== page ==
This Week’s Review: “Young Frankenstein”

Even the staunchest of curmudgeons has to exercise his laugh muscles once or twice a year lest they atrophy. When that rare event happens, the first recourse will probably be a Mel Brooks classic. Not everything Brooks has done is classic, but when he is good, he is brilliant.

The best of Brooks’s parodies has to be “Young Frankenstein.” The more familiar you are with the original series of Frankenstein films, the more you appreciate Brooks’s work. Even now, the original films are worth watching just to identify the scenes used by Brooks; much of the humor comes from the recycling of the original props. Almost every scene in “Young Frankenstein” can be traced to its origin.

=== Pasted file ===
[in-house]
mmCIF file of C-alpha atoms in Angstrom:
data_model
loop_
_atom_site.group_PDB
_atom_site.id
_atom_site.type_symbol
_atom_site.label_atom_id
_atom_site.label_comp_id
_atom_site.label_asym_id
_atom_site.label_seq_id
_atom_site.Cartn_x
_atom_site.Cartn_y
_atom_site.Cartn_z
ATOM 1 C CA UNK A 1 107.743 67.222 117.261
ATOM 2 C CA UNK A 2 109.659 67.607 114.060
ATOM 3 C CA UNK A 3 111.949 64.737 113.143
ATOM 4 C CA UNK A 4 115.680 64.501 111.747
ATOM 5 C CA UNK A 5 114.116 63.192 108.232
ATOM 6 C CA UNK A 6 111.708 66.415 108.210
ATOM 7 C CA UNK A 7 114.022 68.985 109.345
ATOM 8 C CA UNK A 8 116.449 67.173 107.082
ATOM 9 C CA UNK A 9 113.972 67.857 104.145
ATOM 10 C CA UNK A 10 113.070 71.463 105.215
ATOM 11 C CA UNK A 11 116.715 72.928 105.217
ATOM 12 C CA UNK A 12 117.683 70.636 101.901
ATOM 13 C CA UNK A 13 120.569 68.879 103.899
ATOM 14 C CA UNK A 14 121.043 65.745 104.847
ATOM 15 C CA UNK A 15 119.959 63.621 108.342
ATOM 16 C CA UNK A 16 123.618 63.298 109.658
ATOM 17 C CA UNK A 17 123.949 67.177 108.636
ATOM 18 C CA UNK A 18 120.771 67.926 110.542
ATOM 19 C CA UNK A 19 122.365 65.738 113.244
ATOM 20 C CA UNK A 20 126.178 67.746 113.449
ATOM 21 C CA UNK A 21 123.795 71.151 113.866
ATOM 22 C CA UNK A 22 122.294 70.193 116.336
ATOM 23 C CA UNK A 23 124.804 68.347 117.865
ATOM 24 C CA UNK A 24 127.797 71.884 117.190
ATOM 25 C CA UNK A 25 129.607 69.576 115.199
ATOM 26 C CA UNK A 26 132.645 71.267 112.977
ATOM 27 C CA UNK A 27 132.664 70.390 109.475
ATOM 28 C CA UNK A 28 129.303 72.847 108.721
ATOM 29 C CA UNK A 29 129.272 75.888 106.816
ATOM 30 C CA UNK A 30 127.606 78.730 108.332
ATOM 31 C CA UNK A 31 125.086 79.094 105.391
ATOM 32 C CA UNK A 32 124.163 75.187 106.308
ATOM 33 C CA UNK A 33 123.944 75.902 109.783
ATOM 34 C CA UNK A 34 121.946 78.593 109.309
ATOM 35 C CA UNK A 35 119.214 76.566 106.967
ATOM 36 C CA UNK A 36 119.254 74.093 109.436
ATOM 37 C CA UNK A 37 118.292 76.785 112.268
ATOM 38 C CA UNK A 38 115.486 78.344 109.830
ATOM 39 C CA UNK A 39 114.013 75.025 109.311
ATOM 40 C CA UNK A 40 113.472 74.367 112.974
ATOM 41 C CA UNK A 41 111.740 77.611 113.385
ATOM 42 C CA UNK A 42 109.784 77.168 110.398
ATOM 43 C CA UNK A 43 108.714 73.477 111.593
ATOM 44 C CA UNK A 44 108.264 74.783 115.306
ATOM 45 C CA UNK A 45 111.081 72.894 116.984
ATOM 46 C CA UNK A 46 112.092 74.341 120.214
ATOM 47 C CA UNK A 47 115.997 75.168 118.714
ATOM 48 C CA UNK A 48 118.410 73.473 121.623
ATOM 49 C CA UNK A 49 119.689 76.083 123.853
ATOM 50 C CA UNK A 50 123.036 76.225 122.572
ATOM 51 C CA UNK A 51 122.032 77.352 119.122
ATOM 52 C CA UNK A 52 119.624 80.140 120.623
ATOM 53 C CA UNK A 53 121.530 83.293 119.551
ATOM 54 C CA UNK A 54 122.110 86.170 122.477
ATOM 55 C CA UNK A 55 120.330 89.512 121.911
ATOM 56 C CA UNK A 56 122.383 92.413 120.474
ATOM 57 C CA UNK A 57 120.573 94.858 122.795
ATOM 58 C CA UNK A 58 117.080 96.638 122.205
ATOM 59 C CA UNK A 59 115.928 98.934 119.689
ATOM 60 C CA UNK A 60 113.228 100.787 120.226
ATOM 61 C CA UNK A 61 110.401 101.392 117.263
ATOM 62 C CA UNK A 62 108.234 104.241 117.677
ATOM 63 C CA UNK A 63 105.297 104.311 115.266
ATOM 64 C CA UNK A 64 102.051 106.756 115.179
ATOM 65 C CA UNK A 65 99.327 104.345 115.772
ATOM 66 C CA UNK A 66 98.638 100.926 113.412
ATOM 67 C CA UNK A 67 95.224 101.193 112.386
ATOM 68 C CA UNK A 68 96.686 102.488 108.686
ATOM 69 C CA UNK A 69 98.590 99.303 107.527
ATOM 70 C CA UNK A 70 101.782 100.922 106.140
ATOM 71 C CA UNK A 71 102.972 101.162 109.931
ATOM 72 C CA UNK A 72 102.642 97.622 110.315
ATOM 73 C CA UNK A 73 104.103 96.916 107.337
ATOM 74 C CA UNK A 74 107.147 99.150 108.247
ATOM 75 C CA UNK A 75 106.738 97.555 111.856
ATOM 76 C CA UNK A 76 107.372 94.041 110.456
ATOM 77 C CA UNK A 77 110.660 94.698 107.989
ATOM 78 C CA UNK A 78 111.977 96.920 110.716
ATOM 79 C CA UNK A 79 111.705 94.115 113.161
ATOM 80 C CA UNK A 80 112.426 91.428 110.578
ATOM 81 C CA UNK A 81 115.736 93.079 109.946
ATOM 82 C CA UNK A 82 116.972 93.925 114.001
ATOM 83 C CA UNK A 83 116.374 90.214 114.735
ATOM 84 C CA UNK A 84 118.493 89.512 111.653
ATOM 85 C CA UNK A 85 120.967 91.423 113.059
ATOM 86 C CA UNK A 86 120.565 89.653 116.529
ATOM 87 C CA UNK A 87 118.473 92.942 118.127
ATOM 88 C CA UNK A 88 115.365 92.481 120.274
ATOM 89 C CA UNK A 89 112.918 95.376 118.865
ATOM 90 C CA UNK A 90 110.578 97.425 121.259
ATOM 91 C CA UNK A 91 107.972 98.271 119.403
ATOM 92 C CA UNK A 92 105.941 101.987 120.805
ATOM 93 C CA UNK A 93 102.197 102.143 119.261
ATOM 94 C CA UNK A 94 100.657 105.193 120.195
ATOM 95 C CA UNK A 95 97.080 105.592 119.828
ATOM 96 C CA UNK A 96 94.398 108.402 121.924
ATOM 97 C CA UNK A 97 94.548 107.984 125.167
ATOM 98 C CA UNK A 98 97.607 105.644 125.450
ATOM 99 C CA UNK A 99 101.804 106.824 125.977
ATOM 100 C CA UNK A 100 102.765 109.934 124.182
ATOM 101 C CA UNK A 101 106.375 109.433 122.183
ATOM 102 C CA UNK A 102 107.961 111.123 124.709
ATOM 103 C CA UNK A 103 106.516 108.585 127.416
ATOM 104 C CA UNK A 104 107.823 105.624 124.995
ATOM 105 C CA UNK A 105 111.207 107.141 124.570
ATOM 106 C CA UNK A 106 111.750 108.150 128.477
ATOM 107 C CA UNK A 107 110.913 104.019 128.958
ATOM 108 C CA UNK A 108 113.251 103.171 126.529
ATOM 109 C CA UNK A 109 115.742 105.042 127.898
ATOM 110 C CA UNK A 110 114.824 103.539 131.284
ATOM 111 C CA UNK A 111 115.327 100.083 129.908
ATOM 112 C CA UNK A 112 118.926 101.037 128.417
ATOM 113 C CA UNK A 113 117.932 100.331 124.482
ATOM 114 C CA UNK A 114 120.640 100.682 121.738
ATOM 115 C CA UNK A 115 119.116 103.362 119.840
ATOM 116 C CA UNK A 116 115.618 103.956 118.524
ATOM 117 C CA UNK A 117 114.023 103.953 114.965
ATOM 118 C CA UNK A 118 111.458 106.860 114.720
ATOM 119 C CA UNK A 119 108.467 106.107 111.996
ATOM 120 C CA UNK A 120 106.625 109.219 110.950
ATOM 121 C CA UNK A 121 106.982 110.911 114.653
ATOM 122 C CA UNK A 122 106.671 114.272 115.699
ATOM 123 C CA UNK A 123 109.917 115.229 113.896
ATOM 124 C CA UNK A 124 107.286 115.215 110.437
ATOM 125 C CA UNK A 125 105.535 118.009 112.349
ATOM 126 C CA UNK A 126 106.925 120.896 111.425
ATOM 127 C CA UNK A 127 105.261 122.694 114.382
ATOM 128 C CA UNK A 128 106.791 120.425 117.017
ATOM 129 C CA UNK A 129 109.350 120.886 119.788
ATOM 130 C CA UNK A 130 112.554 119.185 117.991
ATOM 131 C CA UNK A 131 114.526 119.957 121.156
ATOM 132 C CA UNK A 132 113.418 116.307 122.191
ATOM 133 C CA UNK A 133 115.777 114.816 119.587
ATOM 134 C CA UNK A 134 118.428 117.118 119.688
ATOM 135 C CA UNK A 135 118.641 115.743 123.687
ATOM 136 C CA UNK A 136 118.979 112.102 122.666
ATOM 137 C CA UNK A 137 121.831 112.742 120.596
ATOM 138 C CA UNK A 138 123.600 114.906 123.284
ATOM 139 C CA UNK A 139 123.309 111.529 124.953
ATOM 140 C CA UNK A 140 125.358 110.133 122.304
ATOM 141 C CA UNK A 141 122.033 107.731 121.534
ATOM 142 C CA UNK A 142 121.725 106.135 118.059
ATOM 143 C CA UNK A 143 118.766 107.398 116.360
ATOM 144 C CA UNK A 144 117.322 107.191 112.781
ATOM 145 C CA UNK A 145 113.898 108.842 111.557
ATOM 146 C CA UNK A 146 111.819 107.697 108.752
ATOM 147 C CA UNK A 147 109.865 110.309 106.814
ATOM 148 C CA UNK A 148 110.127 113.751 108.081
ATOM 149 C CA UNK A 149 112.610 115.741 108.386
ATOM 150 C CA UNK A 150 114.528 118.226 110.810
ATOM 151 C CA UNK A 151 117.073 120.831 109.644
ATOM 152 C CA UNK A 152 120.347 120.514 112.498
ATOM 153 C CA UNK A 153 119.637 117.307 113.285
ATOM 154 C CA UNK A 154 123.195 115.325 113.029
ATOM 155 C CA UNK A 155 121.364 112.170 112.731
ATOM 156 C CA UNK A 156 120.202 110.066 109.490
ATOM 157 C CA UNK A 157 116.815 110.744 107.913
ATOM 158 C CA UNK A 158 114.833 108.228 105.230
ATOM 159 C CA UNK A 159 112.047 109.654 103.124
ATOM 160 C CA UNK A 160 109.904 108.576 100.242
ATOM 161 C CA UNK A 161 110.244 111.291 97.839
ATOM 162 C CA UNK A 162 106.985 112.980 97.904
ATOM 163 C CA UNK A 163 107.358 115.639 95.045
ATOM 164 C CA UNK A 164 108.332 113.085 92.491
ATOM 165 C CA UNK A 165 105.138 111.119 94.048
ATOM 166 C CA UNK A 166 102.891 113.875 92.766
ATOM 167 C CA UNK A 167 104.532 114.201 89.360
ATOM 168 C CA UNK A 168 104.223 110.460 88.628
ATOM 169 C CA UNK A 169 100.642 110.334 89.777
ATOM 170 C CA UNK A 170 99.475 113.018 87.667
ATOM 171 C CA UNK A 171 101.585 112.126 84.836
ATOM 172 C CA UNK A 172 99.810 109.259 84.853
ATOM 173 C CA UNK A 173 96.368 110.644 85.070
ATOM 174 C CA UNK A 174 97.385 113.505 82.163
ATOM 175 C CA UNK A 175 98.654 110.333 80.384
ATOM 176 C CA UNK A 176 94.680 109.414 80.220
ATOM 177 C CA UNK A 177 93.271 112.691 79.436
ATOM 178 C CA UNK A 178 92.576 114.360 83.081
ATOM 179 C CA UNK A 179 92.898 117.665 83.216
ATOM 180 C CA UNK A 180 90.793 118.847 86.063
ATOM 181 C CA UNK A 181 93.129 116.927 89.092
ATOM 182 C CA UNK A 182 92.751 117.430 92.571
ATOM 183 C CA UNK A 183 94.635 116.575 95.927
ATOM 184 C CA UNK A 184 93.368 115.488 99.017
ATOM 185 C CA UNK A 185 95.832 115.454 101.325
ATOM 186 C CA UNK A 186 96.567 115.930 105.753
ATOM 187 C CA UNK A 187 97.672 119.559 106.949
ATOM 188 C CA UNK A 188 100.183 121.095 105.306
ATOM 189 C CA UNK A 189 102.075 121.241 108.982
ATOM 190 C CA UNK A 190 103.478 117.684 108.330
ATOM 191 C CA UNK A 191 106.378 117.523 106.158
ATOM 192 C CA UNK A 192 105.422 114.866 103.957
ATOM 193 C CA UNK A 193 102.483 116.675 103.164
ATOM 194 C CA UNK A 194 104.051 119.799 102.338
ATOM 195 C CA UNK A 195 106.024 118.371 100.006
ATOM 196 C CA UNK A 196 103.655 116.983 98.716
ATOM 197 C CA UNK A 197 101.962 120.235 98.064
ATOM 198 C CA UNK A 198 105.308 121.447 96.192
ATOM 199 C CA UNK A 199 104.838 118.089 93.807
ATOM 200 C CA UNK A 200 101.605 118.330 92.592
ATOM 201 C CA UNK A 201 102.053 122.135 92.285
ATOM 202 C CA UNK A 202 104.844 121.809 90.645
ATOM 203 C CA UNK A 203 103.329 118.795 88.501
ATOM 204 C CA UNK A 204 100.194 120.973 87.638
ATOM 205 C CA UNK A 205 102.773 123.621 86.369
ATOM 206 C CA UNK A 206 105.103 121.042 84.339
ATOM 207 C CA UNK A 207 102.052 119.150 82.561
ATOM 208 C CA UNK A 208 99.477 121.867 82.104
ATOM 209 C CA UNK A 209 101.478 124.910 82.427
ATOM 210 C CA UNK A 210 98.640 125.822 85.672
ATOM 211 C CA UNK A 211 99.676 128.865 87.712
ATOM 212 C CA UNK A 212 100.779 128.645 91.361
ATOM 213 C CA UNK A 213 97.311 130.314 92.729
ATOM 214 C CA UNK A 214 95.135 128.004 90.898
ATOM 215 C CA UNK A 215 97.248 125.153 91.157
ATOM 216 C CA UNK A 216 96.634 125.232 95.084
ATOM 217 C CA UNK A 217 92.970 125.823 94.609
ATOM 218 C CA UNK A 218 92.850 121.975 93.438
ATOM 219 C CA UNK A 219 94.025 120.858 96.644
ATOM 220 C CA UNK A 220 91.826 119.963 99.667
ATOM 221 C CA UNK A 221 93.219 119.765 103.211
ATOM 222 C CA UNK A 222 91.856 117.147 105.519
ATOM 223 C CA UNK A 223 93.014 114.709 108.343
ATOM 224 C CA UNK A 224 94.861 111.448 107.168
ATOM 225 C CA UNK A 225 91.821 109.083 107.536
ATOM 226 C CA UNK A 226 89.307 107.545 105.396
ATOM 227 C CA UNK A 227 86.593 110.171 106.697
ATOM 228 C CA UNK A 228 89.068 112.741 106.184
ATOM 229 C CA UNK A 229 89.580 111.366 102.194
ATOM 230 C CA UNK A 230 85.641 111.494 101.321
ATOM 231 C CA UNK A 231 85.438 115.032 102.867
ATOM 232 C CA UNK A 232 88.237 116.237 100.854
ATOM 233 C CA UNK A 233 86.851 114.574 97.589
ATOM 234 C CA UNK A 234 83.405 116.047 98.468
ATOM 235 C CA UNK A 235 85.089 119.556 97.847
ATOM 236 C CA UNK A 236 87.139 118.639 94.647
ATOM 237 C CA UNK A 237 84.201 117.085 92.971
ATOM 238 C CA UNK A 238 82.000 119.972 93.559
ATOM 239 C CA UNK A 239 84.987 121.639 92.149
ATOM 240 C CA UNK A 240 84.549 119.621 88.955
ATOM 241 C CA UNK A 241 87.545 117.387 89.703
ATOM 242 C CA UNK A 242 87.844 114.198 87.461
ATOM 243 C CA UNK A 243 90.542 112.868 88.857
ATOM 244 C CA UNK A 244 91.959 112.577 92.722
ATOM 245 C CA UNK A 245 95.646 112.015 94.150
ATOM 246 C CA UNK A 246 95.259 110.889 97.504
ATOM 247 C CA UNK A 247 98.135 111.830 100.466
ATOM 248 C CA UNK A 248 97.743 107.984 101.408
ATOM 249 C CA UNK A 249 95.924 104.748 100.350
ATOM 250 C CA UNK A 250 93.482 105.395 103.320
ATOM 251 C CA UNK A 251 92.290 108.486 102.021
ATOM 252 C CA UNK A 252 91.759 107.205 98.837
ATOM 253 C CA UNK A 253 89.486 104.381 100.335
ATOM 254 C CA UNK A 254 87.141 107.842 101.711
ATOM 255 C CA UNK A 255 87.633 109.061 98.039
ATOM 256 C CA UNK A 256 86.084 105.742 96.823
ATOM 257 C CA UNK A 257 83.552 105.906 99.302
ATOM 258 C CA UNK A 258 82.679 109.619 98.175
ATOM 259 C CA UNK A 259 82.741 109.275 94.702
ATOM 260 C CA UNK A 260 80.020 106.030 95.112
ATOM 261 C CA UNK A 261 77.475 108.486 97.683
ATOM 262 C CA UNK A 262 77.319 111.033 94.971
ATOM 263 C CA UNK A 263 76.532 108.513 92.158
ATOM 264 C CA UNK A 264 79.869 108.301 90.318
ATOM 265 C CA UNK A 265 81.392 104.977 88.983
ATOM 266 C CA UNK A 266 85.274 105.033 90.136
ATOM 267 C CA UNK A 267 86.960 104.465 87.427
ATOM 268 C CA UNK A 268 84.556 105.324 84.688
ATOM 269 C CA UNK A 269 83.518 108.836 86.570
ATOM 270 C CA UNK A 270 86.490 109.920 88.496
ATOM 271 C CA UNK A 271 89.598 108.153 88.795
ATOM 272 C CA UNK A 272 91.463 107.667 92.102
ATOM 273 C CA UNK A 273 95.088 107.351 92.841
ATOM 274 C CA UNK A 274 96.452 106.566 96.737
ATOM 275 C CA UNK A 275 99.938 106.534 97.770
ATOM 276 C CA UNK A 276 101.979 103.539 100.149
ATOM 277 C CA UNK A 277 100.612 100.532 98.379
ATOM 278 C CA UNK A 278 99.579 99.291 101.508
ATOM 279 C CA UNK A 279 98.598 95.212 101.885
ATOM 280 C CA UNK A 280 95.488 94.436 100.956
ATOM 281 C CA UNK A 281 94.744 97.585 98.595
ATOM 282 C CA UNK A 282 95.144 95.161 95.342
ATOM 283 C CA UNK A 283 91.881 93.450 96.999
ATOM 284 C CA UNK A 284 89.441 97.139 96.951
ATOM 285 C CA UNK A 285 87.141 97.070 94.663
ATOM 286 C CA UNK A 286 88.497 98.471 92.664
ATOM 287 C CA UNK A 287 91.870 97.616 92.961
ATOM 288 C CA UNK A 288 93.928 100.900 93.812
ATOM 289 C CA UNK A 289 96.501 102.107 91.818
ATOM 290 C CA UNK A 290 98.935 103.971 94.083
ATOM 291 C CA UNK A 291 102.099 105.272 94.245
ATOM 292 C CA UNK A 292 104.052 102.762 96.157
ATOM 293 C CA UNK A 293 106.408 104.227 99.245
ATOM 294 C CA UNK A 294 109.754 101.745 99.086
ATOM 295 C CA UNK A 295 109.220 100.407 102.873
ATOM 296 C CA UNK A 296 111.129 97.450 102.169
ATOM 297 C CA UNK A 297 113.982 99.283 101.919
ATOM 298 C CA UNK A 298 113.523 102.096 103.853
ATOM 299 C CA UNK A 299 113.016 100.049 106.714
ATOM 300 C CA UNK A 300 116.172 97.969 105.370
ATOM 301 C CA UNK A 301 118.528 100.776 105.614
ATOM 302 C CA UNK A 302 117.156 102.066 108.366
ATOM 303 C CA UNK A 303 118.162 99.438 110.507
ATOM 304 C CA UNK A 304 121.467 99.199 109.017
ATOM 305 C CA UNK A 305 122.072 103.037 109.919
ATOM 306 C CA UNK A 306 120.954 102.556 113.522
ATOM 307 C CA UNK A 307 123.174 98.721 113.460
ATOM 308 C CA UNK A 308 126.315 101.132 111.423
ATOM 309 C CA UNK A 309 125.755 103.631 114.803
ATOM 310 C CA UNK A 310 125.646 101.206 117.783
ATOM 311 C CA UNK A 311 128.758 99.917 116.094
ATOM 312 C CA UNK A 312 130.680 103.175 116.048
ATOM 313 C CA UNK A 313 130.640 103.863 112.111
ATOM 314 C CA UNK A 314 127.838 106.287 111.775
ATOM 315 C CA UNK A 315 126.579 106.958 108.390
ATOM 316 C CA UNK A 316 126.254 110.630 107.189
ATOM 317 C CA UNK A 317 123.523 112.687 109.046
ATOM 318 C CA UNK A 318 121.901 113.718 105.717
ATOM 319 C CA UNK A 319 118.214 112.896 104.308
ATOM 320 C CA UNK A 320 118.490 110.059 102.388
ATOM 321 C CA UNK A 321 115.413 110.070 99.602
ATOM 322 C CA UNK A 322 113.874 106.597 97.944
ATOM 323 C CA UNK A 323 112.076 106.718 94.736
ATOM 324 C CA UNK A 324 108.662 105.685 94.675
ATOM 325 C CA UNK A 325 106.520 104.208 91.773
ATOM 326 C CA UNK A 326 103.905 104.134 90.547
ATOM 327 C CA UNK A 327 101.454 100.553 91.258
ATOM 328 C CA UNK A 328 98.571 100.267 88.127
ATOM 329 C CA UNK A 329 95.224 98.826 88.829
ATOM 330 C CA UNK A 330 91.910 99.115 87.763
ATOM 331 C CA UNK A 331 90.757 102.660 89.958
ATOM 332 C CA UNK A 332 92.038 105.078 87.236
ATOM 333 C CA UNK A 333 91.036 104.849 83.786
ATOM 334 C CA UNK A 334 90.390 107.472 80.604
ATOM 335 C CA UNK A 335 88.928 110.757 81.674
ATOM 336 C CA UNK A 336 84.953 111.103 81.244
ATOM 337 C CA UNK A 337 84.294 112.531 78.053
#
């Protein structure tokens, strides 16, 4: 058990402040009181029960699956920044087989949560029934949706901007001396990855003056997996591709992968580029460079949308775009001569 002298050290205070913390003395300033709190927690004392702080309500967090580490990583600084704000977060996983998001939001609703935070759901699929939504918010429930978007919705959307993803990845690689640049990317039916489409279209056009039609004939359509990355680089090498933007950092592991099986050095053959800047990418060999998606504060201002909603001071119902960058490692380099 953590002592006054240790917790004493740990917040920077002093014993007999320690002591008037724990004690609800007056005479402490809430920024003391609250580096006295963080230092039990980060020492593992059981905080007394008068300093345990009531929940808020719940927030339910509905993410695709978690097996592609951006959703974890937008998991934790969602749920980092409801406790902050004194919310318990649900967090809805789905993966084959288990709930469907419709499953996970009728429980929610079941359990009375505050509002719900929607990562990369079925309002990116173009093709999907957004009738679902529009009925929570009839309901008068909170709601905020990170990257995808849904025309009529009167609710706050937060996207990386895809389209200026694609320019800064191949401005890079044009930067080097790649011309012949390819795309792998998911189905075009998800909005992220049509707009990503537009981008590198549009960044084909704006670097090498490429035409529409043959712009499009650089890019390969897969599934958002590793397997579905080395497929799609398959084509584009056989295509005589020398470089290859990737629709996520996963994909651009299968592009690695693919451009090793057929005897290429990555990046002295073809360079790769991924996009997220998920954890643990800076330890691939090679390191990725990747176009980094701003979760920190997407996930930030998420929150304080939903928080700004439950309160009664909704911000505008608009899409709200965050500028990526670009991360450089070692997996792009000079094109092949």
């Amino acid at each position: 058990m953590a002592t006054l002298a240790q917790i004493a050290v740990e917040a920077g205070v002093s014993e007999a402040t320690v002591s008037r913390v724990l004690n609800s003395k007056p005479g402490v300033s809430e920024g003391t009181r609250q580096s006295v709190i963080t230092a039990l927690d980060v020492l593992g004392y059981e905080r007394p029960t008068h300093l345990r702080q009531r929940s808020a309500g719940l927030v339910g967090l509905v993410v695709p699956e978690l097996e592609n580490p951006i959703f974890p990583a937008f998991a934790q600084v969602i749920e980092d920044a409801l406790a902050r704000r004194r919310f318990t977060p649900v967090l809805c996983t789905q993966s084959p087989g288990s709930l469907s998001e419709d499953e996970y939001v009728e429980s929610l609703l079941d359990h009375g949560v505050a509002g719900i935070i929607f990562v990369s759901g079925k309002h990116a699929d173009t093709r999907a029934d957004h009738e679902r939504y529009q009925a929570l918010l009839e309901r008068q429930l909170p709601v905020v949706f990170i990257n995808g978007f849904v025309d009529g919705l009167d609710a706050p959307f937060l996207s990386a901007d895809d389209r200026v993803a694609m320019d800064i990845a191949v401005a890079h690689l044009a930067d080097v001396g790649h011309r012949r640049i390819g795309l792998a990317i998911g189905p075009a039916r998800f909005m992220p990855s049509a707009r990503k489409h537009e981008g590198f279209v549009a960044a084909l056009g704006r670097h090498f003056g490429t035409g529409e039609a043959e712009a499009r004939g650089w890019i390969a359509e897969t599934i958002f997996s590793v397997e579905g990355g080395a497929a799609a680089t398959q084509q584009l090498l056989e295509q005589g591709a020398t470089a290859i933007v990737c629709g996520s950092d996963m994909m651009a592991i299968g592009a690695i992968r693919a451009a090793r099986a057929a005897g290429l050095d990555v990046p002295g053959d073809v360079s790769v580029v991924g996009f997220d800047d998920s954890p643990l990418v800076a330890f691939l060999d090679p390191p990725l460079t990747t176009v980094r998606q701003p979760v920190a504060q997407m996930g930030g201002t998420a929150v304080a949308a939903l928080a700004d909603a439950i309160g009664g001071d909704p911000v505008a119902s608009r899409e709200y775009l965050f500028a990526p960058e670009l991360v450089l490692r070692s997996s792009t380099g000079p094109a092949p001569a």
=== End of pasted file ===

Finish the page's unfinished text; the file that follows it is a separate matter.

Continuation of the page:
While the sets are vital to the parody, it is the cast who make the film work. Gene Wilder, Marty Feldman, Peter Boyle, Madeline Kahn and all the others were never better. Brooks used many of them in other films, but this film is a masterpiece of ensemble humor. Just thinking about it is enough to make one produce “yummy sounds.”